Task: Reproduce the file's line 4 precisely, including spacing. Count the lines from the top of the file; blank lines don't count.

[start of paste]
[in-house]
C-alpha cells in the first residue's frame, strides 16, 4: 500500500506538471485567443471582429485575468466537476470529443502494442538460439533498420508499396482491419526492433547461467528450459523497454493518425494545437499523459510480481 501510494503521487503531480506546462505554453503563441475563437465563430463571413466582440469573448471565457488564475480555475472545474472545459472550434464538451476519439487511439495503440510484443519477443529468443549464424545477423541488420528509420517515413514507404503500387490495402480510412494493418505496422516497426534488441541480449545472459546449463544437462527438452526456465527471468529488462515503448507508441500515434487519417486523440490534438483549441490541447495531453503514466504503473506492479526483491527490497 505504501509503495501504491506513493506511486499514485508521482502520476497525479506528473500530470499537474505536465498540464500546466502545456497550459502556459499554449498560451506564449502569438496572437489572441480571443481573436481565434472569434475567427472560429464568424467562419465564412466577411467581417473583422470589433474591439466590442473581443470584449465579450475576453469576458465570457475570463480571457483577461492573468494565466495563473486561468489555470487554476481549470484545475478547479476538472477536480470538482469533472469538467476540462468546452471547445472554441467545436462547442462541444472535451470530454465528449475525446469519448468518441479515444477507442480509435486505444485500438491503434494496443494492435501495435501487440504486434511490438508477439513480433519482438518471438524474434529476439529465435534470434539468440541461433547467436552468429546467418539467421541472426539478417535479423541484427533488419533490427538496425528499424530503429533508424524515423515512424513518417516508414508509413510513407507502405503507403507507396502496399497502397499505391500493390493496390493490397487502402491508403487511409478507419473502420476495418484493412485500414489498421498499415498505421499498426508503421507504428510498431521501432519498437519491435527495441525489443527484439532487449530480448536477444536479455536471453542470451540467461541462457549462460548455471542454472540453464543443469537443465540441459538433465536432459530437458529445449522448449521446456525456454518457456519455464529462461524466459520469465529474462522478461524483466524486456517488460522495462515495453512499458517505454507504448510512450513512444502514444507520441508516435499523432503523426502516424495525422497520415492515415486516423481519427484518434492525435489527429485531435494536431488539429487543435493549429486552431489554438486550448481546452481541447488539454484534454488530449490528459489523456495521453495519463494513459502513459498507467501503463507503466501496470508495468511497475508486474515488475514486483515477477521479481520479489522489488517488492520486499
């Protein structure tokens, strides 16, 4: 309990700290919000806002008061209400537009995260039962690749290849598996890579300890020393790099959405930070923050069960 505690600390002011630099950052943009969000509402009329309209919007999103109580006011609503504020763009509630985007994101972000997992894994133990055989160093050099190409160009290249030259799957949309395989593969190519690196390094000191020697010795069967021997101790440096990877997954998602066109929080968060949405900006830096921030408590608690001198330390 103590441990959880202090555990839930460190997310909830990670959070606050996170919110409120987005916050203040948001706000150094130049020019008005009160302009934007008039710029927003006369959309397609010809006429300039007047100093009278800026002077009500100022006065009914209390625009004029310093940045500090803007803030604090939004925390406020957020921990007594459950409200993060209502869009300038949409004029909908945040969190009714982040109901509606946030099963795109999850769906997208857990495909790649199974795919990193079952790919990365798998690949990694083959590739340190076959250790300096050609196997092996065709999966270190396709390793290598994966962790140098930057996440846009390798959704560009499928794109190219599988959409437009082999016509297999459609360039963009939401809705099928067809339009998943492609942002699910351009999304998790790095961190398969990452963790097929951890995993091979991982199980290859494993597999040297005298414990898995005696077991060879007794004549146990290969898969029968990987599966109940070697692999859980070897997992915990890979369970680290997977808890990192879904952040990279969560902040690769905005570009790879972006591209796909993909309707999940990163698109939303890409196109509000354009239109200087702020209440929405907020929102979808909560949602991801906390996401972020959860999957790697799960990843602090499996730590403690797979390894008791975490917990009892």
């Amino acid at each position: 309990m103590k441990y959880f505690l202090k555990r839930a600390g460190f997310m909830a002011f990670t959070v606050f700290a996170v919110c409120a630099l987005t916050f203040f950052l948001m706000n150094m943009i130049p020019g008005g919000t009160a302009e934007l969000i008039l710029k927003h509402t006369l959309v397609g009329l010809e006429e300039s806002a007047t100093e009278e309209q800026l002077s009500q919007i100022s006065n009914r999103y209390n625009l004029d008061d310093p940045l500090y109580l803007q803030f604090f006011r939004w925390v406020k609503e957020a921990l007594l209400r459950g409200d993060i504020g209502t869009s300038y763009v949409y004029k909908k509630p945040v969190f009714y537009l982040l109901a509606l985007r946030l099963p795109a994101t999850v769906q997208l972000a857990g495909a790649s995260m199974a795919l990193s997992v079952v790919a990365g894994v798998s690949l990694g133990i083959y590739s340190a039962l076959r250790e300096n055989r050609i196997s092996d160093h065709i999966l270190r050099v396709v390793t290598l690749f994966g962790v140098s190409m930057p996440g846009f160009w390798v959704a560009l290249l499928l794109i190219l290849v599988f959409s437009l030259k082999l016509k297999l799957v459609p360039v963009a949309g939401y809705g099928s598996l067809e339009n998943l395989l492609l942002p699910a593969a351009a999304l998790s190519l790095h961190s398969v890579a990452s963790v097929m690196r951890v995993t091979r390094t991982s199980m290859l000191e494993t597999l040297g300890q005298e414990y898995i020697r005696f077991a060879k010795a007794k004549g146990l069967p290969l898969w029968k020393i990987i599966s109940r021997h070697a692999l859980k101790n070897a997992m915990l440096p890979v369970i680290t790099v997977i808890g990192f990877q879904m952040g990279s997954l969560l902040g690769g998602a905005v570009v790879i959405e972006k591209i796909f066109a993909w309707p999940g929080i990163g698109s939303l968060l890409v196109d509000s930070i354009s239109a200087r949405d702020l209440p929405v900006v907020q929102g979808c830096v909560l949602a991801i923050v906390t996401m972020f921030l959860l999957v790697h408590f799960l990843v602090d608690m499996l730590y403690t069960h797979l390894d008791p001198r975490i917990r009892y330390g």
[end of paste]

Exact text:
């Amino acid at each position: 309990m103590k441990y959880f505690l202090k555990r839930a600390g460190f997310m909830a002011f990670t959070v606050f700290a996170v919110c409120a630099l987005t916050f203040f950052l948001m706000n150094m943009i130049p020019g008005g919000t009160a302009e934007l969000i008039l710029k927003h509402t006369l959309v397609g009329l010809e006429e300039s806002a007047t100093e009278e309209q800026l002077s009500q919007i100022s006065n009914r999103y209390n625009l004029d008061d310093p940045l500090y109580l803007q803030f604090f006011r939004w925390v406020k609503e957020a921990l007594l209400r459950g409200d993060i504020g209502t869009s300038y763009v949409y004029k909908k509630p945040v969190f009714y537009l982040l109901a509606l985007r946030l099963p795109a994101t999850v769906q997208l972000a857990g495909a790649s995260m199974a795919l990193s997992v079952v790919a990365g894994v798998s690949l990694g133990i083959y590739s340190a039962l076959r250790e300096n055989r050609i196997s092996d160093h065709i999966l270190r050099v396709v390793t290598l690749f994966g962790v140098s190409m930057p996440g846009f160009w390798v959704a560009l290249l499928l794109i190219l290849v599988f959409s437009l030259k082999l016509k297999l799957v459609p360039v963009a949309g939401y809705g099928s598996l067809e339009n998943l395989l492609l942002p699910a593969a351009a999304l998790s190519l790095h961190s398969v890579a990452s963790v097929m690196r951890v995993t091979r390094t991982s199980m290859l000191e494993t597999l040297g300890q005298e414990y898995i020697r005696f077991a060879k010795a007794k004549g146990l069967p290969l898969w029968k020393i990987i599966s109940r021997h070697a692999l859980k101790n070897a997992m915990l440096p890979v369970i680290t790099v997977i808890g990192f990877q879904m952040g990279s997954l969560l902040g690769g998602a905005v570009v790879i959405e972006k591209i796909f066109a993909w309707p999940g929080i990163g698109s939303l968060l890409v196109d509000s930070i354009s239109a200087r949405d702020l209440p929405v900006v907020q929102g979808c830096v909560l949602a991801i923050v906390t996401m972020f921030l959860l999957v790697h408590f799960l990843v602090d608690m499996l730590y403690t069960h797979l390894d008791p001198r975490i917990r009892y330390g």